Nibbles: Iron beans, Tree projects, Lablab genome, Tree collection management, Italian cooking, Replacing ugali, Gene-edited teff, Communicating plant breeding, Plant diseases, Sustainable intensification, Transforming African ag, Ag research investment, Saving seeds, Ukraine genebank

  1. Jeremy continues to dig deep into biofortification, and is not happy with what he finds out about iron-rich beans.
  2. Maybe he’ll donate to one of CIFOR-ICRAF’s nutrition-flavoured tree projects instead.
  3. Don’t worry, maybe lablab can be biofortified now that we have its genome.
  4. Speaking of trees, if you want to plant one in a particular botanic garden or arboretum, is it likely to thrive, now and in the future? Find out using the BGCI Climate Assessment Tool.
  5. Speaking of botanic gardens and arboreta, here are some resources on how they manage their tree collections.
  6. Prof. Alberto Grandi debunks the many myths of Italian cuisine.
  7. Christine Gatwiri doesn’t think maize can be replaced in Kenyan cuisine. I just hope it can be replaced in Italian cuisine.
  8. Will gene-edited teff finds its way into Ethiopian cuisine? And would it be a bad thing if it did? It depends on being open about it I guess…
  9. … so let’s remind ourselves of some ways plant breeding can usefully engage with the public, shall we?
  10. And let’s also remind ourselves that plant breeding is necessary, for example to protect our food supply against diseases. The Guardian has receipts.
  11. Prof. Glenn Denning doubles down on the whole better-maize-seeds-plus-fertilizer thing in Africa, but adds some greenery. In more senses than one. So yes, trees are allowed. And maybe even lablab and teff for all I know. Incidentally, the above gene-edited teff is shorter than “normal”, which could mean it might respond to more fertilizer in the same way as those Green Revolution wheats and rices once did.
  12. Ah yes, the “transformation” and “revolution” tropes are definitely all over the discourse on African agriculture these days. According to this article, what transformation and revolution will require are consistent planning, political backing, a fit-for-purpose lead organization and that perennial favourite, result-oriented implementation. No word here on greenery specifically, but at least it’s not ruled out.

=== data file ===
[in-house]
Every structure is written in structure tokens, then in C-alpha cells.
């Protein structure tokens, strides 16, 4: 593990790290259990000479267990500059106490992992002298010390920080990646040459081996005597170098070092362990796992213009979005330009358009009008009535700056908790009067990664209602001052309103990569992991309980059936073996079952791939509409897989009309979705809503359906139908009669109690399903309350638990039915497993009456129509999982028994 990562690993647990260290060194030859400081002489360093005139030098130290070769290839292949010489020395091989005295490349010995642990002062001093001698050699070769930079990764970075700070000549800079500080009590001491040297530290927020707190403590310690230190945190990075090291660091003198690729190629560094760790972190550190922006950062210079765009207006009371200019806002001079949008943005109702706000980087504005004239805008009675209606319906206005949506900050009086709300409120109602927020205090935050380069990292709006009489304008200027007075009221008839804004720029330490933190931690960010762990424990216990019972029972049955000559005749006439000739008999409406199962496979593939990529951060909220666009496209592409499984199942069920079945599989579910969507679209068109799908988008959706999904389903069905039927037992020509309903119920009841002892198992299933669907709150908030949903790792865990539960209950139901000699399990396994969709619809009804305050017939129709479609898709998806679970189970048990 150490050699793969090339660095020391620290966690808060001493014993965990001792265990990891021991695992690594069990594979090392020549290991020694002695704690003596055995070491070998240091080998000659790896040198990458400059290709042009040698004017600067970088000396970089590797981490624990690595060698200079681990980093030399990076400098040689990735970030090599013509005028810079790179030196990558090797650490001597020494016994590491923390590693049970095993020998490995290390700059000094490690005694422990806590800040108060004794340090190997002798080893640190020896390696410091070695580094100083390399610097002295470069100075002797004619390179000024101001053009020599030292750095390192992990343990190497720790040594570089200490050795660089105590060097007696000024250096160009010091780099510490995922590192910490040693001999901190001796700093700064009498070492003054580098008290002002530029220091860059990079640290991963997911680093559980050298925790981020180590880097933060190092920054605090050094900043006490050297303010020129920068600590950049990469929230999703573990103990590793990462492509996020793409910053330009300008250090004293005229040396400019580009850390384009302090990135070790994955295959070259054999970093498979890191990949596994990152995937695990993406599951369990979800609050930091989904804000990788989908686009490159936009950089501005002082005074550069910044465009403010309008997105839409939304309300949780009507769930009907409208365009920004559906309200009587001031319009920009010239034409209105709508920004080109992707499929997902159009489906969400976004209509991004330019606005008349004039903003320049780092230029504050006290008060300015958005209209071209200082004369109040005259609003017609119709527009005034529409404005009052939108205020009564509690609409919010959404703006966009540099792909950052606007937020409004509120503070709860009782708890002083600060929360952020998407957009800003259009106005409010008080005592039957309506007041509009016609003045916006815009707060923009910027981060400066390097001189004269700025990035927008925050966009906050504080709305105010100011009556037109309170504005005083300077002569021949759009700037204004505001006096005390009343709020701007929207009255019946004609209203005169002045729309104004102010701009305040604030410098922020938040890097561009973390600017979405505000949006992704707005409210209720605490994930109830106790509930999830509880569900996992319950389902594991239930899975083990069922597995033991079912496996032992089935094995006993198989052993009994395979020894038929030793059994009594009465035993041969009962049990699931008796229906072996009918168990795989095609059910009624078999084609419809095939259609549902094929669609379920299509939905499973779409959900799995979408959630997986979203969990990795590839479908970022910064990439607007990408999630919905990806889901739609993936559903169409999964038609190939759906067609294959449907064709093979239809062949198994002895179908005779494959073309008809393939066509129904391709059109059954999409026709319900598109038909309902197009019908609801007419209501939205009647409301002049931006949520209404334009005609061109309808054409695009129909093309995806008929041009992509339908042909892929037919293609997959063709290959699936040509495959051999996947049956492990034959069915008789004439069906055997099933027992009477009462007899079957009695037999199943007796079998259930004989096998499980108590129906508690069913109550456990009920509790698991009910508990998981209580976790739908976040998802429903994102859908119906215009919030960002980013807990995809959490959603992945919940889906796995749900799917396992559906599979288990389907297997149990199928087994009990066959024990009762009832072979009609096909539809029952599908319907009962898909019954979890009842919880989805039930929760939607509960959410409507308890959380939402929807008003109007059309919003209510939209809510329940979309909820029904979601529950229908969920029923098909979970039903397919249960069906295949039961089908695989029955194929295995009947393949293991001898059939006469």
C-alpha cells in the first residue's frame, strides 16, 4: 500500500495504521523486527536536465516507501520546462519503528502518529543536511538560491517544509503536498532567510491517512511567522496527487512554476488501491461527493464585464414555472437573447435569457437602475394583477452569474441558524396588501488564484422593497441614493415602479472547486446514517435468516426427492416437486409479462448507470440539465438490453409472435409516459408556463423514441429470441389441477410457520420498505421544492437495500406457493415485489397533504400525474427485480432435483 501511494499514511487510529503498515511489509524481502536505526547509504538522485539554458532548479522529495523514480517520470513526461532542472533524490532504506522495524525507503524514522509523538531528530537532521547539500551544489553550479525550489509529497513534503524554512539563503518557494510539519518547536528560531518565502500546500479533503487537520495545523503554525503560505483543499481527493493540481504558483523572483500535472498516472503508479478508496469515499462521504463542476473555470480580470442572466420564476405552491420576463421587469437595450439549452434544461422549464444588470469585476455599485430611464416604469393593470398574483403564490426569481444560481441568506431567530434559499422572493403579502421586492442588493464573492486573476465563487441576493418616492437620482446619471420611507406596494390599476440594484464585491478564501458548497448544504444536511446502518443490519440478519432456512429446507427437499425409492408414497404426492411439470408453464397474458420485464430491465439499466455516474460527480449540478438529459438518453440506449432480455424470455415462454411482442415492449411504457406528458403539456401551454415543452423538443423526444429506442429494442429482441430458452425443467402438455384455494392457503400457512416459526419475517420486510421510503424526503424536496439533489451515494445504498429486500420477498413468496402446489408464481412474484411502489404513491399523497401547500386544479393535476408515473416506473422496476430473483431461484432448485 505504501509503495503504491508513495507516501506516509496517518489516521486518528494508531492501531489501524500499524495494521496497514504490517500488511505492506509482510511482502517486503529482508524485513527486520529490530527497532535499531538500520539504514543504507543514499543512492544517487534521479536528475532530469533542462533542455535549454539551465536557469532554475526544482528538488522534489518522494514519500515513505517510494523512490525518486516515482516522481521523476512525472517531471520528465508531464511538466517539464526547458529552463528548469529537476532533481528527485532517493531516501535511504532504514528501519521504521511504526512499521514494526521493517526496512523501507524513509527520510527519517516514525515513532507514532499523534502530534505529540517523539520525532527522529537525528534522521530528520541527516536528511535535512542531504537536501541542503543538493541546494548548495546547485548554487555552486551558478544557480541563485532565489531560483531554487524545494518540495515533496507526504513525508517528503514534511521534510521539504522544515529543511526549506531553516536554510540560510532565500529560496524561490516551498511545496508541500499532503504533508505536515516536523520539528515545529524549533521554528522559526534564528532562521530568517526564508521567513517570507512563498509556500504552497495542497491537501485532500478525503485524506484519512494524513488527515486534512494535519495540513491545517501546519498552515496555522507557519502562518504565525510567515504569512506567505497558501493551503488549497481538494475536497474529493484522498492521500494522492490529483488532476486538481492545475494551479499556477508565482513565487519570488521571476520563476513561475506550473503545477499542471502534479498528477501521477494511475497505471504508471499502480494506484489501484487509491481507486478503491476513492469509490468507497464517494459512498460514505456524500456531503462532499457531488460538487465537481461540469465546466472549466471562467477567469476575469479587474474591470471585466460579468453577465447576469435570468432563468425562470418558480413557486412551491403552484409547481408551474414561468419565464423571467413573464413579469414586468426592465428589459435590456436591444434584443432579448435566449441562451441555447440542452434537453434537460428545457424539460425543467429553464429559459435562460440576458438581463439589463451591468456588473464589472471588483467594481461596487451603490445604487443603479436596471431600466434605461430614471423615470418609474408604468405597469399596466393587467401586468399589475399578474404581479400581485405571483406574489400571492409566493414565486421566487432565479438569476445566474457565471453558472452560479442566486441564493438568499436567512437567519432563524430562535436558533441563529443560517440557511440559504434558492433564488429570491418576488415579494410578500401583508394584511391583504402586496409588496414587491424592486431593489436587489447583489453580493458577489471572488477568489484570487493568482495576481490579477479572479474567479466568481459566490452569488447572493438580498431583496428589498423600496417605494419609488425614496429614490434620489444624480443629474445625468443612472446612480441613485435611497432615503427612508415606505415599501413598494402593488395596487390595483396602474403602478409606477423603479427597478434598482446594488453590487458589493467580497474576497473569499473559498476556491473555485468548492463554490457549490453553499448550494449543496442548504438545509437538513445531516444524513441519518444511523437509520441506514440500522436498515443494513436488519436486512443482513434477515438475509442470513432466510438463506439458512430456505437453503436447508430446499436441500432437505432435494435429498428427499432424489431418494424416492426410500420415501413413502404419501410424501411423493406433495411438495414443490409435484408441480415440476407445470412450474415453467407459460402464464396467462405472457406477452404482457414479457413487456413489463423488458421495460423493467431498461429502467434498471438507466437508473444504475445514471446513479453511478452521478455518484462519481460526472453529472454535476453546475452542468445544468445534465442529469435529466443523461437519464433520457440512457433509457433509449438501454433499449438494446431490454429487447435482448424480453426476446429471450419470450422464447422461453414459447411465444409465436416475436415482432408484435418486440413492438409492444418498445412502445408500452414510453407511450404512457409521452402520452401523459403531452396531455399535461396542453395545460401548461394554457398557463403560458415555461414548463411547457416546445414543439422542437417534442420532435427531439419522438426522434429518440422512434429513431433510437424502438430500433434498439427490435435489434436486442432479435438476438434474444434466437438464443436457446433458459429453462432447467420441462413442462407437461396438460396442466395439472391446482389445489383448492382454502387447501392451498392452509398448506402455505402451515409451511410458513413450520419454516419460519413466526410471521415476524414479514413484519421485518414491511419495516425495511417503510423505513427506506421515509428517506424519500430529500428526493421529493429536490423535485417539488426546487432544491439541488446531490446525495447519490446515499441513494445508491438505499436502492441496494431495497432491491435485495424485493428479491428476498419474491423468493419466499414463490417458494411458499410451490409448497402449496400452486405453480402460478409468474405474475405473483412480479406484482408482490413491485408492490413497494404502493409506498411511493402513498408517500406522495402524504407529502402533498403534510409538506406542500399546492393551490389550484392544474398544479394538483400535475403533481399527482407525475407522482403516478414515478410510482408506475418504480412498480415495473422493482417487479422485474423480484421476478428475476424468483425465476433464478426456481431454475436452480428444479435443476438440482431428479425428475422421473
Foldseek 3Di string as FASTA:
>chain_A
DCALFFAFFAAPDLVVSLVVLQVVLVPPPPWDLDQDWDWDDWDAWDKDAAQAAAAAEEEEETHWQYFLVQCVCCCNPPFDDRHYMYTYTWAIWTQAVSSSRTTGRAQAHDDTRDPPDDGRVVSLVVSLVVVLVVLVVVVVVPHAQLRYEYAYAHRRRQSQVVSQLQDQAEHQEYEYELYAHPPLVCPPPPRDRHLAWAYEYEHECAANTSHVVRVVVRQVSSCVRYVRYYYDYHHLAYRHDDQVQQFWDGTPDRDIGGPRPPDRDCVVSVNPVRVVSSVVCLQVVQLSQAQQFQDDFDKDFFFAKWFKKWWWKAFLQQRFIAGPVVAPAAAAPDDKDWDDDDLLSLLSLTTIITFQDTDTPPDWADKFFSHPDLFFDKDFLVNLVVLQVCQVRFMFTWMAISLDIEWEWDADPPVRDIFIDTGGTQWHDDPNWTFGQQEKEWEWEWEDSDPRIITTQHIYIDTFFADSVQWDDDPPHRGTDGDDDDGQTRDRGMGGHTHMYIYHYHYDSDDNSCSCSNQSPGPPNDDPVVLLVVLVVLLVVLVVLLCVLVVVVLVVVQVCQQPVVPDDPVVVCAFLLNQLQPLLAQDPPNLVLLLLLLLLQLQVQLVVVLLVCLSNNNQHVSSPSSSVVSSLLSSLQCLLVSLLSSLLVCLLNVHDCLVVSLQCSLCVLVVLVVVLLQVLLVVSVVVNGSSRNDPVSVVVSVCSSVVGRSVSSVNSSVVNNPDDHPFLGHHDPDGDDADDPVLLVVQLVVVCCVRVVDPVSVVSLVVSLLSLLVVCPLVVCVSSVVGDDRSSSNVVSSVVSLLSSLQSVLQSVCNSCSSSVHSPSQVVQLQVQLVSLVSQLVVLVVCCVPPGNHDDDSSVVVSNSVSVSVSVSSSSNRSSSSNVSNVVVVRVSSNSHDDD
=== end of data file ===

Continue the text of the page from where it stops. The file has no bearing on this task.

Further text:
13. And to back all that up, CGIAR gets The Economist Impact to say that more funding is needed for agricultural research and innovation. Results-oriented, naturally.
  14. Meanwhile, in Suriname, Bangladesh and Guinea-Bissau, local people are saving their traditional seeds and agricultural practices. The revolution will eat its own (seeds).
  15. Phew, the Ukrainian seed collection is squared away. Now for Suriname, Bangladesh, Guinea-Bissau…

Brainfood: Domestication syndrome, Plasticity & domestication, Founder package, Rice domestication, Aussie wild rice, European beans, Old wine, Bronze Age drugs

Brainfood: Pollinator evolution, Pollinator diversity, Livestock, Yak milk consumption, Poultry in situ conservation, Soil stress, Self-domestication, Natural history collections

How Native Americans got their horses

You know how you read in history textbooks that the Native Americans of the Great Plains got hold of horses from retreating Spanish colonists after the Pueblo Revolt of 1680? And you know how Native Americans have been saying that’s not what they think happened? That they in fact got their horses long before that? You know how rare it is that a scientific paper involving museum specimens and DNA includes Indigenous authors? And that said paper overturns a mainstream historical narrative and is then splashed all over the mainstream media? Very rare, that’s how rare.

Nibbles: Robert Chambers, Zero Hunger, China genebank, Spanish bacteria, Harnessing diversity

  1. There’s a celebration of the thinking of Robert Chambers over at IDS Bulletin. He’s been advocating for participation in development and the importance of Indigenous knowledge, among other things, for 50 years.
  2. The Center on Global Food and Agriculture has a report out called “Defining the Path to Zero Hunger in an Equitable World” which basically tries to add humanitarian assistance to the old food-climate-biodiversity nexus. Crop diversity is nowhere to be found among the “catalyzing ideas,” but one of those is investing in “force multipliers,” and that includes agricultural research and development. Participatory agricultural research and development, presumably?
  3. Meanwhile, China has collected 124,000 crop diversity samples.
  4. And a Spanish microbiologist has collected 3,600 bacteria.
  5. The PNAS Special feature: Harnessing crop diversity, organized by Susan McCouch, Loren Rieseberg and Pamela Ronald, got a nice write-up in the latest Plant Science Research Weekly. But what would Robert Chambers say? Anyway, should I do a special Brainfood on it? Let me know in the comments, as the cool kids say.